The place where your horses run free
Published by CRAYOLAKOALA | Monday, January 27, 2014 9:23 AM
A Chinese New Year Story about a Filipino American family written in haibun. 281 words.
Year of the Horse Writing Contest for April : )
Published by BAMBOO BUCKAROO | Friday, February 28, 2014 4:50 PM
A Gathering of Friends
Published by CHRISKK | Tuesday, January 21, 2014 8:55 PM
He explained that recently two of his best friends had died. He realized that not only had he lost them but he had lost parts of himself, experiences and corresponding memories that could never be shared again. He described the loss of others as pieces of ourselves falling away, never to be retrieved or replaced. As I said, he was eloquent in responding to a pop quiz after much eating and drinking. (774)


BAMBOO RIDGE MEDIA

Latest media resources that are available on this site for you to browse and enjoy.

PODCASTS

podcasts and audios


Eric Chock reads 'My First Walk with Ashley'
Eric Chock reads 'My First Walk with Ashley' from his book, 'Last Days Here.'
Lisa Linn Kanae interview by Noe Tanigawa
Lisa Linn Kanae talks about writing, teaching, and Hawaii literature.
Wing Tek Lum--The Nanjing Massacre in Poetry
The legendary Asian American poet will join us to read from a work that’s been 13 years in the making—-a harrowing and heartbreaking 70-poem series on the Nanjing Massacre of 1937.
Book Publishing in Hawaii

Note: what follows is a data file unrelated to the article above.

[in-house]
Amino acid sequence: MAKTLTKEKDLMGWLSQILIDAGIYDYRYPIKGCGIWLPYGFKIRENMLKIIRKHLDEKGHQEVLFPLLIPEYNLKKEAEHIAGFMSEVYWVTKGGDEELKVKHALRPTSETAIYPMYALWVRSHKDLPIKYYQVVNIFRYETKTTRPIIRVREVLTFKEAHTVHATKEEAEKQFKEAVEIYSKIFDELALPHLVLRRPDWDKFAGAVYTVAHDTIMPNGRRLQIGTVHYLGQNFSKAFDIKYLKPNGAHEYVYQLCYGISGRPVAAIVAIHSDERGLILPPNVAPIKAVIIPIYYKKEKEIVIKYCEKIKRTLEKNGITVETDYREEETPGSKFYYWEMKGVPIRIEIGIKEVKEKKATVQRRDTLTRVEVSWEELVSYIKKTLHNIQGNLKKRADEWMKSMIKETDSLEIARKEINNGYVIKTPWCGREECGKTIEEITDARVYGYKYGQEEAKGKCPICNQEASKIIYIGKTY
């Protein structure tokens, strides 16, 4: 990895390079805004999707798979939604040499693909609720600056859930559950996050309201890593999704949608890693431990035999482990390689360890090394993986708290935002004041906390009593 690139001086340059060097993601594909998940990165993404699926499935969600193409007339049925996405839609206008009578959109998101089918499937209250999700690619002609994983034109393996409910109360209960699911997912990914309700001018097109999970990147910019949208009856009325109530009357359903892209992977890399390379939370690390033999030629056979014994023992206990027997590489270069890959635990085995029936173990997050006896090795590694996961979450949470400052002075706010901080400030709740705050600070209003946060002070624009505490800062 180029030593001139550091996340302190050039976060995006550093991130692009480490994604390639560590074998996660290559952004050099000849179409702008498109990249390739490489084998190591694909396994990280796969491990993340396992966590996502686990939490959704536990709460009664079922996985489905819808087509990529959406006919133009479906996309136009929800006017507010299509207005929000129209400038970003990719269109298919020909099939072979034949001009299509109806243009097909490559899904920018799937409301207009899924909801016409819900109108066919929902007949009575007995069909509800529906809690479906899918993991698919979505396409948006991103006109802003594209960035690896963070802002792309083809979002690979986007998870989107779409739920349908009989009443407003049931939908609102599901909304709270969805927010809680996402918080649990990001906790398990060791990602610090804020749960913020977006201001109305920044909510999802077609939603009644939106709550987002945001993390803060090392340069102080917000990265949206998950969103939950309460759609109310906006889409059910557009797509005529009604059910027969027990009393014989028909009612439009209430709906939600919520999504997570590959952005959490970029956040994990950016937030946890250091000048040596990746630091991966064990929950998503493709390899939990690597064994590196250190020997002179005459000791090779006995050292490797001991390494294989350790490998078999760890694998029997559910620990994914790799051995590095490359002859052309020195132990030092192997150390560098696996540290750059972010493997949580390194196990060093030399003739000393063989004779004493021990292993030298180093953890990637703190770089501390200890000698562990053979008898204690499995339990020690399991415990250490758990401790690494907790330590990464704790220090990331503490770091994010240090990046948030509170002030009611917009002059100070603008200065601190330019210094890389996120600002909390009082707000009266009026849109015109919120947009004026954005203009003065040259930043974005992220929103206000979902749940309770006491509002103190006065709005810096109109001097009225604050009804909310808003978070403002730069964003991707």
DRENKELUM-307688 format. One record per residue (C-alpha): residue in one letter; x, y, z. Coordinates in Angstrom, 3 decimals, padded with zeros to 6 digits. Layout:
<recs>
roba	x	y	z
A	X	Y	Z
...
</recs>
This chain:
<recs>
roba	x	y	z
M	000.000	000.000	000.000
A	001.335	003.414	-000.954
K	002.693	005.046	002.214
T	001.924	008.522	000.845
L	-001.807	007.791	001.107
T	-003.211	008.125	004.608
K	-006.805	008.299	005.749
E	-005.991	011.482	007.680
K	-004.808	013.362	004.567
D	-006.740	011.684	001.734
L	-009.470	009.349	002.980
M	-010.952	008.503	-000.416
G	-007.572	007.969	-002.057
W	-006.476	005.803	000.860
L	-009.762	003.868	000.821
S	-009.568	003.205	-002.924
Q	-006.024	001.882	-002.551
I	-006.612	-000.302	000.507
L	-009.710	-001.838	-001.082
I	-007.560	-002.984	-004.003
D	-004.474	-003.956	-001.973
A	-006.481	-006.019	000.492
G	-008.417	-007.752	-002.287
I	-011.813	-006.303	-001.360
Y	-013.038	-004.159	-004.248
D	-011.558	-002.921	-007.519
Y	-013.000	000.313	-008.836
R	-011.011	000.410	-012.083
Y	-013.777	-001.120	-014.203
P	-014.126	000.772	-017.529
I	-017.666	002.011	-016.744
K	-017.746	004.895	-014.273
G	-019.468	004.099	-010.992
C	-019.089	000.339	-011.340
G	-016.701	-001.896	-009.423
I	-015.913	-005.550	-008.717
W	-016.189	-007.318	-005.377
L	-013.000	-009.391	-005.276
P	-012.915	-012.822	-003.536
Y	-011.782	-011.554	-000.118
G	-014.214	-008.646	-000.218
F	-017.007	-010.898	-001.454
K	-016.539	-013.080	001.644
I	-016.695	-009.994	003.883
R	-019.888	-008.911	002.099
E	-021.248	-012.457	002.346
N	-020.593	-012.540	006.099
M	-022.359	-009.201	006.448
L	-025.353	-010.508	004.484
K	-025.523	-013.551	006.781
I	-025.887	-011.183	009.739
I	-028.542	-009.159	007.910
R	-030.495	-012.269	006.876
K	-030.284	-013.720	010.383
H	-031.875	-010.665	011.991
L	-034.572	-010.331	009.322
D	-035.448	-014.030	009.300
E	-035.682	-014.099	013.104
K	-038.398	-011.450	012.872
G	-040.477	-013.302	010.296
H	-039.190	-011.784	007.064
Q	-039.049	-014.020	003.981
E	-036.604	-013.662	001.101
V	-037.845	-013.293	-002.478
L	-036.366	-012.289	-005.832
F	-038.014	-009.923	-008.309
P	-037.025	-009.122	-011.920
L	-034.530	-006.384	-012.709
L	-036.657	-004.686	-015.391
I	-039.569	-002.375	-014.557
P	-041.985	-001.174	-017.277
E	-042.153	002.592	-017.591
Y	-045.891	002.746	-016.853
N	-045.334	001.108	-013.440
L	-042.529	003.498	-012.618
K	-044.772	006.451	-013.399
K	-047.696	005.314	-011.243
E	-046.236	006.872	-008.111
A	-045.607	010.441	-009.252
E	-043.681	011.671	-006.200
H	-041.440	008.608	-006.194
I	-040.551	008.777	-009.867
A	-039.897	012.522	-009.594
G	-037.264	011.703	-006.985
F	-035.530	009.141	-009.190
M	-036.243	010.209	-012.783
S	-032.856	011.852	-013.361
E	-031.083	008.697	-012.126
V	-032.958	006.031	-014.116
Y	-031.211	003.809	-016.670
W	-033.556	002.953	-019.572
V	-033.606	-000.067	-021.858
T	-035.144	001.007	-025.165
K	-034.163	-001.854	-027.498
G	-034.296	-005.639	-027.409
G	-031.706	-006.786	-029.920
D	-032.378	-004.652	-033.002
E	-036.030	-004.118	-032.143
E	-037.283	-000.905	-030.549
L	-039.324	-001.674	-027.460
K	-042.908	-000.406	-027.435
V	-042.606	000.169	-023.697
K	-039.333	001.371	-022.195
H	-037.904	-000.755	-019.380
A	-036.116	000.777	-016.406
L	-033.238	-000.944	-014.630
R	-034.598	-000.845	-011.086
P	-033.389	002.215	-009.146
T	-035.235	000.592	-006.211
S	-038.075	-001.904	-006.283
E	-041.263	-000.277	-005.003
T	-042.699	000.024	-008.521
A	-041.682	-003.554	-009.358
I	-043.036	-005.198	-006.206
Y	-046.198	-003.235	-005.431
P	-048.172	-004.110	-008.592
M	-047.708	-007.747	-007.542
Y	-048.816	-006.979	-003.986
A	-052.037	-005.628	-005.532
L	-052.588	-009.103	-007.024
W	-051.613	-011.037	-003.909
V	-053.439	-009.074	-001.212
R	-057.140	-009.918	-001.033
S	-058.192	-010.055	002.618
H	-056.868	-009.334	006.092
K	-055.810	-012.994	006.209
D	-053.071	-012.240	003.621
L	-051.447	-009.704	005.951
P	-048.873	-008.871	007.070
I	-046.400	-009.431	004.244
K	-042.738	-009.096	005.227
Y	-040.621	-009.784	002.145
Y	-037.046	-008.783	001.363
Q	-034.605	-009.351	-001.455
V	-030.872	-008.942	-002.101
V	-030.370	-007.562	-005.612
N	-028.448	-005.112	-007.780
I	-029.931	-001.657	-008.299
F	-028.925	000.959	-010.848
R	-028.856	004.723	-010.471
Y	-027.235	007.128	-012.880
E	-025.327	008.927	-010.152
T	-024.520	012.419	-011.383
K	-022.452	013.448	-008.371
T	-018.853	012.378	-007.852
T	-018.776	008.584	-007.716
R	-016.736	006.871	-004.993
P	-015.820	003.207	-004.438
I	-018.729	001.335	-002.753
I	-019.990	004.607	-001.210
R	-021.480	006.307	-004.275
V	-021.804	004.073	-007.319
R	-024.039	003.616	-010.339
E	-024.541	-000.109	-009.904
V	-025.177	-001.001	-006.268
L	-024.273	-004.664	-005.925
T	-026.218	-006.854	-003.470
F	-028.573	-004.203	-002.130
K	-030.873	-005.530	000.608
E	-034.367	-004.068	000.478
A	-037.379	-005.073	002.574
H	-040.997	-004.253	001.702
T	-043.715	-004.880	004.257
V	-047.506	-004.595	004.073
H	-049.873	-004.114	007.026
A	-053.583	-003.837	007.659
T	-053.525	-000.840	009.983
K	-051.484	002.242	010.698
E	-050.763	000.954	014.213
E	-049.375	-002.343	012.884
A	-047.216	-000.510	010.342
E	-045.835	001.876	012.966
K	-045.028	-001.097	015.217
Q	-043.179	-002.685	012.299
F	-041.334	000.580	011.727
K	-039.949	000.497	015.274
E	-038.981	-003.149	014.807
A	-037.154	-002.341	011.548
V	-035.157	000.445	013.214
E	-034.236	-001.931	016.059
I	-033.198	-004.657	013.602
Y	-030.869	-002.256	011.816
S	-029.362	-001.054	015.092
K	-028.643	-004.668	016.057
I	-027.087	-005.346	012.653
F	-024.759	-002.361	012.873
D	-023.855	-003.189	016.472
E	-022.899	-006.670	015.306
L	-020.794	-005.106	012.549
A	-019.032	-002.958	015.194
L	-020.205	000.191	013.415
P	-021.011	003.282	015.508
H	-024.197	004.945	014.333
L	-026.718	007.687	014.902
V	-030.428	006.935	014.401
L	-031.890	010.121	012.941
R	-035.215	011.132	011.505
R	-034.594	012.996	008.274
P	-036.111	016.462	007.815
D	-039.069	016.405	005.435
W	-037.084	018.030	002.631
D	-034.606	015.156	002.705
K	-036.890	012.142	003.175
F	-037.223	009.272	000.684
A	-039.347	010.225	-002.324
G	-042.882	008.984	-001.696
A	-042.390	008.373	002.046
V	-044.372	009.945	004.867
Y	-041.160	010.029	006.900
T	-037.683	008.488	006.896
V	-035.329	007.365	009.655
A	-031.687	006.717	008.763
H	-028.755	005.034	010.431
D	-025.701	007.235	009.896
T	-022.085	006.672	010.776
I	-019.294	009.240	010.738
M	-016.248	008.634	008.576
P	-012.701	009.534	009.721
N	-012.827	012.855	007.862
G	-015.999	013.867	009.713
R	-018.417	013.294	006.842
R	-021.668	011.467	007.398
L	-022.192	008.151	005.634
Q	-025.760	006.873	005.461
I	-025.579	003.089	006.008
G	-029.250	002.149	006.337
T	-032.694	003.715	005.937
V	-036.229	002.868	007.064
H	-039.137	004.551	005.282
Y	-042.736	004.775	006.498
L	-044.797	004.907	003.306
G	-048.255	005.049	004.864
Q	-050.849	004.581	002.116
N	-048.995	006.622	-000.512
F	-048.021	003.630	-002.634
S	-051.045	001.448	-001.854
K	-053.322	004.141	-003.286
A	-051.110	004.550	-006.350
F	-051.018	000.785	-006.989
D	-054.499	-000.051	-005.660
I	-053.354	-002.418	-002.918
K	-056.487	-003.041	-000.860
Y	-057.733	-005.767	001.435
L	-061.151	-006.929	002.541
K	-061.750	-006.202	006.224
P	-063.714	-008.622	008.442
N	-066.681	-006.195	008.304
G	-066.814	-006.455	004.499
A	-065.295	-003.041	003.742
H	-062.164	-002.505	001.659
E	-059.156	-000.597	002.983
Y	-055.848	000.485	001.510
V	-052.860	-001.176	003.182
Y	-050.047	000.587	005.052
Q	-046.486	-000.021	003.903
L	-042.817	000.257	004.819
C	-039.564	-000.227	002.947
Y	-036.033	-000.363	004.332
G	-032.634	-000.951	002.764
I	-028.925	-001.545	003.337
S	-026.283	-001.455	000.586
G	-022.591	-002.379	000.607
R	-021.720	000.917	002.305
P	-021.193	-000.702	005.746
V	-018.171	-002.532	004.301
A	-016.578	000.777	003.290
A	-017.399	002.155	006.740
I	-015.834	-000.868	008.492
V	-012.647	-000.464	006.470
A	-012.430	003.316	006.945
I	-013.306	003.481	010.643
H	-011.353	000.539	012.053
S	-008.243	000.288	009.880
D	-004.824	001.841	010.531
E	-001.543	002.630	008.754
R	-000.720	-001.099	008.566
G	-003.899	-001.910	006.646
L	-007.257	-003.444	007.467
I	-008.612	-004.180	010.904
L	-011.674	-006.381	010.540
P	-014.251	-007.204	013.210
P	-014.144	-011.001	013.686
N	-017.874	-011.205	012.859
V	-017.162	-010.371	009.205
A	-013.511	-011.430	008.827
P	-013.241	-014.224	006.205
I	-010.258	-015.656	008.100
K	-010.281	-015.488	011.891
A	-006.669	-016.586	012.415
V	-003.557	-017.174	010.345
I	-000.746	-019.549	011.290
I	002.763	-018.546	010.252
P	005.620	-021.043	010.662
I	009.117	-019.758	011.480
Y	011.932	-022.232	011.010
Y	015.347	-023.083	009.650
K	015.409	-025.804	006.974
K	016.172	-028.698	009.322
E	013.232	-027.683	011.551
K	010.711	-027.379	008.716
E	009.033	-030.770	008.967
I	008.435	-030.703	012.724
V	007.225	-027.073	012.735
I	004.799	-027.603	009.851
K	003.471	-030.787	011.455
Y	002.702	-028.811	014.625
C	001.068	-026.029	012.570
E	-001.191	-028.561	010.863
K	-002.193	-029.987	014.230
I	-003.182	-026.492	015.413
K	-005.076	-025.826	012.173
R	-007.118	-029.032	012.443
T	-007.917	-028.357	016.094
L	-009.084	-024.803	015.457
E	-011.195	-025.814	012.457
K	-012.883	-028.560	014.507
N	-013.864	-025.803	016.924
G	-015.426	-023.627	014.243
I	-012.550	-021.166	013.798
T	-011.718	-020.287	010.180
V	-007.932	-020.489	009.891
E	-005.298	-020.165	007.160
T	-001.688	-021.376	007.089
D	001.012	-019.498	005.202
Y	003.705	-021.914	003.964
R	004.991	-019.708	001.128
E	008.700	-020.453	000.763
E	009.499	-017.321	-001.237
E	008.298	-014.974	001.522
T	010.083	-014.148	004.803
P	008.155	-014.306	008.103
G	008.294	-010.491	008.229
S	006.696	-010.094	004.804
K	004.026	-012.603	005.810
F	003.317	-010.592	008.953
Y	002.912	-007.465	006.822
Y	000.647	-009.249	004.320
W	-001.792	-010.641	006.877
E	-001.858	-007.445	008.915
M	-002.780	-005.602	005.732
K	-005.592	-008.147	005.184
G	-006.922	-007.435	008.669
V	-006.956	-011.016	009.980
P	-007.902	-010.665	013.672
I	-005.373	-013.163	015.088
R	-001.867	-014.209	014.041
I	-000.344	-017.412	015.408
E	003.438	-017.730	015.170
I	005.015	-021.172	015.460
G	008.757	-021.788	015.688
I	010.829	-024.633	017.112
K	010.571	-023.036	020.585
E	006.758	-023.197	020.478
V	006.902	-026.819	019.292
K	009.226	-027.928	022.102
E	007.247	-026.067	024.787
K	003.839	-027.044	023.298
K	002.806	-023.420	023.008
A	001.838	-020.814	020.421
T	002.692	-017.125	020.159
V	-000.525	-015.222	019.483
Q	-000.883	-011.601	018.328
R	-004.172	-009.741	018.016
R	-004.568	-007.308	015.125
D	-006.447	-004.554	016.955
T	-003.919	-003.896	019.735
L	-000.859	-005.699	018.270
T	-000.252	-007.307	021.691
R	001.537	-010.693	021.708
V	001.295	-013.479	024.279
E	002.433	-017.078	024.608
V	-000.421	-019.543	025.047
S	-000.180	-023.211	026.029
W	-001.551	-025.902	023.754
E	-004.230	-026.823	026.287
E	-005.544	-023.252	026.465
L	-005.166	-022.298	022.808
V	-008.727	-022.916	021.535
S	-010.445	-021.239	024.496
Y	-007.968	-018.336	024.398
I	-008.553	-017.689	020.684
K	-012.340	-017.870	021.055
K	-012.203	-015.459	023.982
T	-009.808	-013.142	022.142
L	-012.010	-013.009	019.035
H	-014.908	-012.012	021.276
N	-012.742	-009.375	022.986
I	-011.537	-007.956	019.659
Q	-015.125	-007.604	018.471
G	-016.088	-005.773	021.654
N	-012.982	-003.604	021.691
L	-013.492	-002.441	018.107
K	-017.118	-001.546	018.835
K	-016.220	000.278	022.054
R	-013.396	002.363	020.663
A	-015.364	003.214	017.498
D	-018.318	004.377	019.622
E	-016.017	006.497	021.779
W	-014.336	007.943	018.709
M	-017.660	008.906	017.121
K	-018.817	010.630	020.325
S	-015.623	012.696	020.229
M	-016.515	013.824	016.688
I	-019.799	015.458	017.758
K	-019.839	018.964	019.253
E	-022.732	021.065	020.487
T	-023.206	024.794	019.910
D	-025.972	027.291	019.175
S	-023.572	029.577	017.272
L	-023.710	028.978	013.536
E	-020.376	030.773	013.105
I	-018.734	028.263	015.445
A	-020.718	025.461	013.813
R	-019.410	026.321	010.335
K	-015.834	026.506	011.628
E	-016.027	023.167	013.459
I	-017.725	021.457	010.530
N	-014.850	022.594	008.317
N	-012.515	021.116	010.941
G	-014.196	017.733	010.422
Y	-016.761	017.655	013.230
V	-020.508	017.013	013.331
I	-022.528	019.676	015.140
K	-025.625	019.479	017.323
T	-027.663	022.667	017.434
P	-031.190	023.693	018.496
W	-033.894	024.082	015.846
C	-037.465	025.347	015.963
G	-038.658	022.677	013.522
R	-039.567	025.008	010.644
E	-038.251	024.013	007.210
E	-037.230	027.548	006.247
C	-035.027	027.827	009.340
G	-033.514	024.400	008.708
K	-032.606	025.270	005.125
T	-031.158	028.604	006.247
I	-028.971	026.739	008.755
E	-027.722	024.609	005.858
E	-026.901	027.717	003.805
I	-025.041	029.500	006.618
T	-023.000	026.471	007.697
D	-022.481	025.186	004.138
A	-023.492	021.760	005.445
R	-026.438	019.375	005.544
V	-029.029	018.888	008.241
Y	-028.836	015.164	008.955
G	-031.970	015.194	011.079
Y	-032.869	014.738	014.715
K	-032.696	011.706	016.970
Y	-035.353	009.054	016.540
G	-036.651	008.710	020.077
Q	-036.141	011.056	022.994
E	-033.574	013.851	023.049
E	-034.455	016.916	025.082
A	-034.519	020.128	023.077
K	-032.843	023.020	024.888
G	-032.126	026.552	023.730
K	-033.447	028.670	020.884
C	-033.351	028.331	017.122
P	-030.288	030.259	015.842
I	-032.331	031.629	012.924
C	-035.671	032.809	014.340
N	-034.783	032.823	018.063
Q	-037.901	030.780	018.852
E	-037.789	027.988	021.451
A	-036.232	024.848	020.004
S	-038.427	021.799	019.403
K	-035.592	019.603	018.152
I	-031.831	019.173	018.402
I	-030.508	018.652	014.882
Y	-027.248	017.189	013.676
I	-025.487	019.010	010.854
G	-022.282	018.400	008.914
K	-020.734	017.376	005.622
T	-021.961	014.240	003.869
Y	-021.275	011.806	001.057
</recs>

Business of the Arts podcast with Bob Sandla, Darrell Lum, and Ron Cox.
The Bodysurfers - Eric Chock
Eric Chock reads THE BODYSURFERS from his book, LAST DAYS HERE.
Urban Gardening - Eric Chock
Eric Chock reads URBAN GARDENING from his book, LAST DAYS HERE.

VIDEOS

media and videos


Interview with Wing Tek Lum on his book, 'The Nanjing Massacre Poems'
Hawaii Publishers interviews author Wing Tek Lum about this book, 'The Nanjing Massacre Poems.'
Maemae Students Read Renshi at 2012 Hawaii Book & Music Festival
Maemae Students Read Renshi at 2012 Hawaii Book & Music Festival
Makua by Hamajang
Makua by Hamajang, which incidentally also did the theme for Aloha Shorts.
Hawaiian Pidgin 101
Hawaiian Creole, called Pidgin, is a language with a rich history and structure that is misunderstood by many who not only hear it but speak it as well. Local celebrity Tita explains it all for an audience at a gender illusionist beauty pagent.
No Choice but to Follow poets read the Obama poems
A clip from the Wine & Words reading at Kapiolani Community College on April 28, 2010. The four poets, Jean Toyama, Juliet Kono, Ann Inoshita, and Christy Passion, discuss the November poems about the election.